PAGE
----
DATE: February 11, 2019
CONTACT: Phil Giaramita, Public Affairs and Strategic Communications Officer
Albemarle County Graduates More Likely Than Their State and National Peers to Have Earned College Credits for High School Classes in 2018 According to College Board Data
(ALBEMARLE COUNTY, Virginia) – More than 40 percent of Albemarle County Public Schools graduates received Advanced Placement (AP) test scores in 2018 that positioned them to receive college credit for high school classes, according to data released by the College Board last week.
Advanced Placement courses were established by the College Board to deliver college-level instruction to high school students. AP classes are more rigorous than the high school curriculum and can enable high school students to earn college credits. AP classes are offered in six subject areas, including the Arts, English, History and Social Science, Math and Computer Science, the Sciences, and World Languages and Cultures.
Advanced Placement tests are scored on a scale of one to five. Students who earn a score of three or higher on the end-of-year tests often receive college credit for their work.
Among Albemarle County’s 1,048 high school graduates, 43 percent earned a grade of three or higher on at least one AP test, 50 percent higher than the average in Virginia and 83 percent above the national average.
According to the College Board, 28.5 percent of Virginia’s high school graduates met this benchmark last year on at least one AP test, as did 23.5 percent of graduates across the nation. In fact, the 43 percent level reached by local graduates exceeded the statewide rate of 32.9 percent in Massachusetts, which had the highest statewide average in the nation.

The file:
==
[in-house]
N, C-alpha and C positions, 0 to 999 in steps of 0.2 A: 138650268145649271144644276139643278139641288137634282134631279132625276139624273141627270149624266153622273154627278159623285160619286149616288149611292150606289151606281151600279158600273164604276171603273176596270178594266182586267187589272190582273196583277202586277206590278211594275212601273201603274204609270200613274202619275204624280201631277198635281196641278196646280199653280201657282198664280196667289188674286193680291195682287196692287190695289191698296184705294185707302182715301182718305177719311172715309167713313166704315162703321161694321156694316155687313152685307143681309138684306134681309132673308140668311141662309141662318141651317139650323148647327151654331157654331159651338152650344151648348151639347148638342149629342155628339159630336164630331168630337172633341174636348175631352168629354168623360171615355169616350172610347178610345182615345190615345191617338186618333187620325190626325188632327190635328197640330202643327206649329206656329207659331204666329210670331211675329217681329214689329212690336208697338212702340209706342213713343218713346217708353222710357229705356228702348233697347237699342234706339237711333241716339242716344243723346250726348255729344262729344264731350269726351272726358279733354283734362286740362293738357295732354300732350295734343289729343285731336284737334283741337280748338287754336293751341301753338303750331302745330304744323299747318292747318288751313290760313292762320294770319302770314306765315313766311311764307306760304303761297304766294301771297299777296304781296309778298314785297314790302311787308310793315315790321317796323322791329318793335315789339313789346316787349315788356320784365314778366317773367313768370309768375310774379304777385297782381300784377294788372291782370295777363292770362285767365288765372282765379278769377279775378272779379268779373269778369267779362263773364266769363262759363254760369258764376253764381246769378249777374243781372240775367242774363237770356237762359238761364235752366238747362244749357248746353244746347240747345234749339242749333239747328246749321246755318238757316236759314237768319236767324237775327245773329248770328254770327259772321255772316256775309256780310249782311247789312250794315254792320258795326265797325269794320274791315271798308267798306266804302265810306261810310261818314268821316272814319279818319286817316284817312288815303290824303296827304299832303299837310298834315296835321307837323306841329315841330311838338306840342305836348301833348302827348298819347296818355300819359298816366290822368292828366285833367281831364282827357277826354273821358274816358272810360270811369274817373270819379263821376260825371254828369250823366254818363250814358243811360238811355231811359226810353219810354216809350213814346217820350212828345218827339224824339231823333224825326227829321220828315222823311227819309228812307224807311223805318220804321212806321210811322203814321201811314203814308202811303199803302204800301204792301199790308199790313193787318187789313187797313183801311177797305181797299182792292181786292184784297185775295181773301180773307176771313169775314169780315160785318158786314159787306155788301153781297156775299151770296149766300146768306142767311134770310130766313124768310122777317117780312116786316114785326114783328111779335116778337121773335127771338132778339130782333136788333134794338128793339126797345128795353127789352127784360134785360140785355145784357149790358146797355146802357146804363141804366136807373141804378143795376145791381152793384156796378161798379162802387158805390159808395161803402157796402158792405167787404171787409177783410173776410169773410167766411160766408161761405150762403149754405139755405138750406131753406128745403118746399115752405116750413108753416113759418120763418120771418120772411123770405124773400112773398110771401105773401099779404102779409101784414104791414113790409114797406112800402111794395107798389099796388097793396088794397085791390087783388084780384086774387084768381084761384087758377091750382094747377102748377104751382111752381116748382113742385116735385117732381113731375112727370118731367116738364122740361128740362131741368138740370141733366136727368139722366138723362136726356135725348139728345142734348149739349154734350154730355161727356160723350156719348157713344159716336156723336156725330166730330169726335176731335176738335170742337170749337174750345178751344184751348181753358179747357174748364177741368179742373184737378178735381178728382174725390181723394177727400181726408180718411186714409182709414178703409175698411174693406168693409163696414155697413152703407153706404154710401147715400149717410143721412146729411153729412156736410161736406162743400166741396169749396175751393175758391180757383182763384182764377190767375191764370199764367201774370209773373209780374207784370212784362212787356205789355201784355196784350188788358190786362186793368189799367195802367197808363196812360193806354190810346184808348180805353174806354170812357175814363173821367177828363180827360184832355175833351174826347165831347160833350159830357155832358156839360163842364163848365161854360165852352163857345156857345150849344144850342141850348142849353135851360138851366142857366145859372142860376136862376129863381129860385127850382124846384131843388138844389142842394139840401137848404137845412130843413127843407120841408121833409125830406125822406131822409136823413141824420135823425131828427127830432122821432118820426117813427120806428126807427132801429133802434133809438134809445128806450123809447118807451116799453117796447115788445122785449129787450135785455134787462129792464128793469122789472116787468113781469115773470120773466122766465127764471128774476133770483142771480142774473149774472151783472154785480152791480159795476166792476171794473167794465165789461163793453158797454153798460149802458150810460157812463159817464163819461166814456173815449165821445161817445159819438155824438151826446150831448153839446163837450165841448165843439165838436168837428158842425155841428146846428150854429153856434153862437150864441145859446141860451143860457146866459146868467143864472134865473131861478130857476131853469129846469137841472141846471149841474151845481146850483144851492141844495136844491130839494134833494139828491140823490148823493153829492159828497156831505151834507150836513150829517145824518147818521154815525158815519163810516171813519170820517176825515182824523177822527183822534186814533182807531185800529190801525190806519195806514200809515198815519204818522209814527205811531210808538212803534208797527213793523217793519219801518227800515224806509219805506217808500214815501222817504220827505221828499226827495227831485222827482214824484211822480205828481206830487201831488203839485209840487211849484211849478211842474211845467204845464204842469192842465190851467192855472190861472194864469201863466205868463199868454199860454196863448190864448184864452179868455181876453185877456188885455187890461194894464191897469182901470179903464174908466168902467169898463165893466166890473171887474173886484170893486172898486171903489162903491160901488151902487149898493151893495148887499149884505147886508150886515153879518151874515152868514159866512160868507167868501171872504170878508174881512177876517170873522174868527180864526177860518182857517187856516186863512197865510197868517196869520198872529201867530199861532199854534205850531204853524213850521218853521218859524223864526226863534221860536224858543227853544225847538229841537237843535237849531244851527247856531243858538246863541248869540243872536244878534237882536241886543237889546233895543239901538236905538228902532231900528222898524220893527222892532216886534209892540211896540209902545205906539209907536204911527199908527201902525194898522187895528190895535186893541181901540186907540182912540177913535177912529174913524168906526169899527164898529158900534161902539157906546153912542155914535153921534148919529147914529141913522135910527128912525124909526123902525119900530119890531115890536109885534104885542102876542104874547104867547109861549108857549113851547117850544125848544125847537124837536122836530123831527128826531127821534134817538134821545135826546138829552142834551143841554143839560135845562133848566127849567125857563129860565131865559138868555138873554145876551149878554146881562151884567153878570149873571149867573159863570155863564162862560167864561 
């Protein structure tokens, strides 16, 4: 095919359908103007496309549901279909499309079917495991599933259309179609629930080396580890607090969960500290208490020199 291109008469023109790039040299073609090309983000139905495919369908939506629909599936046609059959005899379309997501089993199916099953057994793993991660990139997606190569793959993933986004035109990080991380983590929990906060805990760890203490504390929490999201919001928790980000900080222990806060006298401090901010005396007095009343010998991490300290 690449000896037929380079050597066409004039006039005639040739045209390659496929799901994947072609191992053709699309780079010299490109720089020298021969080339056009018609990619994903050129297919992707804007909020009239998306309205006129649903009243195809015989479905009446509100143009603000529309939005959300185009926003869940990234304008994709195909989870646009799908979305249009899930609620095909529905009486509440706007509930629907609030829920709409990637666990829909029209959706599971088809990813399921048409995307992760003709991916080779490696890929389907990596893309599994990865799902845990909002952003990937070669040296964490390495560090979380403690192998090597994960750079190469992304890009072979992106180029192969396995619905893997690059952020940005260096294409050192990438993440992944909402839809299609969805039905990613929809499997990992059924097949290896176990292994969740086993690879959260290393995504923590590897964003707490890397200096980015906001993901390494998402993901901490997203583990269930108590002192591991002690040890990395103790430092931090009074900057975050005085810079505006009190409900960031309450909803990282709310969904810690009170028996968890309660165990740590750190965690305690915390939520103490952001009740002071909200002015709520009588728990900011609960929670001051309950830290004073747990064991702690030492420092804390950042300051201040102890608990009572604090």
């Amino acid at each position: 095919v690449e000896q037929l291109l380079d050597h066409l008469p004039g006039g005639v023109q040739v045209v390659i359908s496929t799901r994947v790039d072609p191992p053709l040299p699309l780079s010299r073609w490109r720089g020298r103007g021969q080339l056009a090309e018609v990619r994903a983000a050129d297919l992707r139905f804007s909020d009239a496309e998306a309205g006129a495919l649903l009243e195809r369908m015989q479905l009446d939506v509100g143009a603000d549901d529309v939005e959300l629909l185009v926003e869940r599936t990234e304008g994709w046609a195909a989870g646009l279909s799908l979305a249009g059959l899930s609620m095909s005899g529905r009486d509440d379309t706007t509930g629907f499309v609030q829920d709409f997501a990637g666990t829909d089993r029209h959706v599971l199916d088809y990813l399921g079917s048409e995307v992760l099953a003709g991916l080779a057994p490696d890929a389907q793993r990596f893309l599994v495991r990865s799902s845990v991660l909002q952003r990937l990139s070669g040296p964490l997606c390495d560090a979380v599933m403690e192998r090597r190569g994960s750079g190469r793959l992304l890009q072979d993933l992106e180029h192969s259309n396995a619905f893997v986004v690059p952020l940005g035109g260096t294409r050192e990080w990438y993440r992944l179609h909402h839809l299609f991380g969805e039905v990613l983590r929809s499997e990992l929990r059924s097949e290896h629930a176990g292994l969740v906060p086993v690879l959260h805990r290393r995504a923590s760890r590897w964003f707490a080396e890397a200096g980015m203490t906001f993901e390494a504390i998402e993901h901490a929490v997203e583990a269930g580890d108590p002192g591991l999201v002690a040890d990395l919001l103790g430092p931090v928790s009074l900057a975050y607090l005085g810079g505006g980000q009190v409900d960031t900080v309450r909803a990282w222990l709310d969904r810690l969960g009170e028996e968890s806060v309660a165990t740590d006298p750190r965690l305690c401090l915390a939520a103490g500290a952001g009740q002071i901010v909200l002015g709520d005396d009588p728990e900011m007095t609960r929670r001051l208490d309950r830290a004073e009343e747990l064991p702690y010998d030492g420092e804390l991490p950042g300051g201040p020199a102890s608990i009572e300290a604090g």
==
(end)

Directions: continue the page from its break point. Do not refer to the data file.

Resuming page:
In a news release last week, the Virginia Department of Education noted that, according to the College Board, the state’s high school graduates earned more than 300,000 college credits a year ago. The Board estimated that this saved students and their families more than $140 million in college tuition costs.
This was the second time in less than six months that local students eclipsed a College Board standard for college readiness. In October, the College Board reported that the combined Scholastic Aptitude Test (SAT) results for the county’s graduates were 65 points above Virginia’s statewide average and 126 points above the national average.
The College Board also provides a college readiness score based on the combined SAT results and says that students who meet this measure have a 65 percent likelihood of achieving a grade point average of B or higher in their first year of college. Two out of three Albemarle County graduates met this benchmark, a percentage 13 points higher than the statewide average and 23 points better than the national average.
The College Board noted that, in addition to saving on future college tuition costs, students who take AP classes generally earn higher grade point averages in college, are more likely to graduate in four years, and have higher college graduation rates.